Plastics Create Oil With Energy to Spare

<b>Plastics Create Oil With Energy to Spare</b>“></td>
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<p>(<a href=NewsUSA) – America’s quest to reduce its fuel consumption and dependence on foreign oil may lead it to look for energy sources in new places — like the bottom of a trash barrel.

JBI, Inc. (OTCBB:JBII), a global technology company, has developed a process, called Plastic2Oil (P2O), that converts raw, unwashed, unsorted plastic waste into a fuel similar to biofuel. In April 2010, an independent laboratory, Islechem, validated the P2O process through extensive chemical, analytical and process engineering testing.

Islechem tested the process over 40 times using multicolored, mixed plastics. The laboratory determined that the P20 process is repeatable and can be done on a large scale. Approximately 85 to 90 percent of the hydrocarbon composition in the feedstock is converted into a “near diesel” fuel, while about 8 percent is converted to a usable off gas much like natural gas. In addition, only 1 percent of the plastic becomes residue, and that residue does not contain any highly toxic elements and is safe for landfill disposal. Even better, more energy is produced than consumed by the process. Early data suggest that the process creates twice as much energy as it uses.

“It takes energy to produce energy. The key is to get more energy from the final product than it takes to make it,” said JBI, Inc. CEO John Bordynuik. “Our process has a high positive energy balance of 2.0, while gasoline from crude has a negative energy balance of 0.81.”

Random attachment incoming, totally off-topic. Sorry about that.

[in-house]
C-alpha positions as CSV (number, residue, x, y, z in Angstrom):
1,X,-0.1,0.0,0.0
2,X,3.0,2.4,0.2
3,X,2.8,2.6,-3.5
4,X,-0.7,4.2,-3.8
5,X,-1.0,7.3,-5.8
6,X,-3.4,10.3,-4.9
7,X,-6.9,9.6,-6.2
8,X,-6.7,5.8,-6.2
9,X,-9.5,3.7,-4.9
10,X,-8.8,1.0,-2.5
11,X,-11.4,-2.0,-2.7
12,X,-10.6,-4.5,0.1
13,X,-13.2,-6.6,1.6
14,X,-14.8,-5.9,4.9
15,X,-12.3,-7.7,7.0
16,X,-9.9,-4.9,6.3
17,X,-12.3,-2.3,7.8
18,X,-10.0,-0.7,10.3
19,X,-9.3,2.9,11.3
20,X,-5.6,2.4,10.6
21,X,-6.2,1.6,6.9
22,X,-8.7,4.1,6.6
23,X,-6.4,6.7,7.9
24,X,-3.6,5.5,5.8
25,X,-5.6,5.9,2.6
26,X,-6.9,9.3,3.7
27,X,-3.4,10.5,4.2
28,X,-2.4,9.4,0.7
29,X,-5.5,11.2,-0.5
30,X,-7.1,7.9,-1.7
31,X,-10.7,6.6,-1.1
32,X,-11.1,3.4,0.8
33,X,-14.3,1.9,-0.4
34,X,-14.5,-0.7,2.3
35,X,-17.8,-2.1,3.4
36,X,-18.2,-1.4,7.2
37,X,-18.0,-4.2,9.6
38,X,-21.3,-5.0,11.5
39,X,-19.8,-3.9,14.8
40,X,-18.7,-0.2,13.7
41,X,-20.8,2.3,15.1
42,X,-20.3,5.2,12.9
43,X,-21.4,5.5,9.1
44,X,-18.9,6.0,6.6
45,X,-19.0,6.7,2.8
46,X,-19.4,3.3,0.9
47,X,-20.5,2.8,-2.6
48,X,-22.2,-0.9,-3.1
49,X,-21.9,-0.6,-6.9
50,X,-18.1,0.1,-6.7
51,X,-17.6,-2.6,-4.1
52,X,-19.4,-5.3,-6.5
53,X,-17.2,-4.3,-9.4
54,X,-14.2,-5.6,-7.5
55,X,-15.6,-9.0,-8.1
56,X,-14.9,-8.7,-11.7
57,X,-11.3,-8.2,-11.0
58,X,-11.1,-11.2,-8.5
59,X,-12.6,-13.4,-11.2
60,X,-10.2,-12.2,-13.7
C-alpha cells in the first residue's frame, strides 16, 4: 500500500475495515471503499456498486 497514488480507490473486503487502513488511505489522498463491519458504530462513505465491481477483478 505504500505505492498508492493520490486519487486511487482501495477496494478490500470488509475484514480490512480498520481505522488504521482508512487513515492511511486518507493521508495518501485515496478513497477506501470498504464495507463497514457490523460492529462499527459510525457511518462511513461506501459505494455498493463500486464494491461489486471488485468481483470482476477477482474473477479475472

The fuel produced by the P20 process has another major advantage over gasoline from crude oil — its production, including labor, costs only about $10 a barrel.

Gasoline from crude oil uses more energy than it produces and currently costs between $75 and $85 a barrel — and yet gasoline companies yield high profits. A process like P20 could revolutionize the market by creating high-quality fuel at much lower costs, while also helping to reduce the amount of plastic that becomes pollution or ends up in landfills.

JBI, Inc. is currently in talks to create P20 processing facilities in Europe, Florida, New York, California, Colorado, Wisconsin, Georgia and Ohio. The company is also looking for waste disposal or recycling companies, and people with under-utilized facilities to convert into P2O factories. For more information, visit www.plastic2oil.com or www.jbiglobal.com.

Popularity of Neti Pots Leads to a Clear Change – 1,000 Years Later

<b>Popularity of Neti Pots Leads to a Clear Change – 1,000 Years Later</b>“></td>
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<p>(<a href=NewsUSA) – With a growing consumer interest in safe, natural and effective ways to treat sinus problems associated with colds, flu and allergies, neti pots, which date back more than a thousand years to Ayurvedic medicine, have soared in popularity.

According to a recent survey published in the Wisconsin Medical Journal, 87 percent of family physicians reported recommending neti pots, which are used for nasal washing with a saline solution, to their patients for one or more conditions.

But despite their long history, neti pots, which look like tea pots with a long spout, have remained virtually unchanged. Now, with daily nasal washing becoming commonplace, a clear change is being made to neti pots to help make them not only more user-friendly, but visually appealing.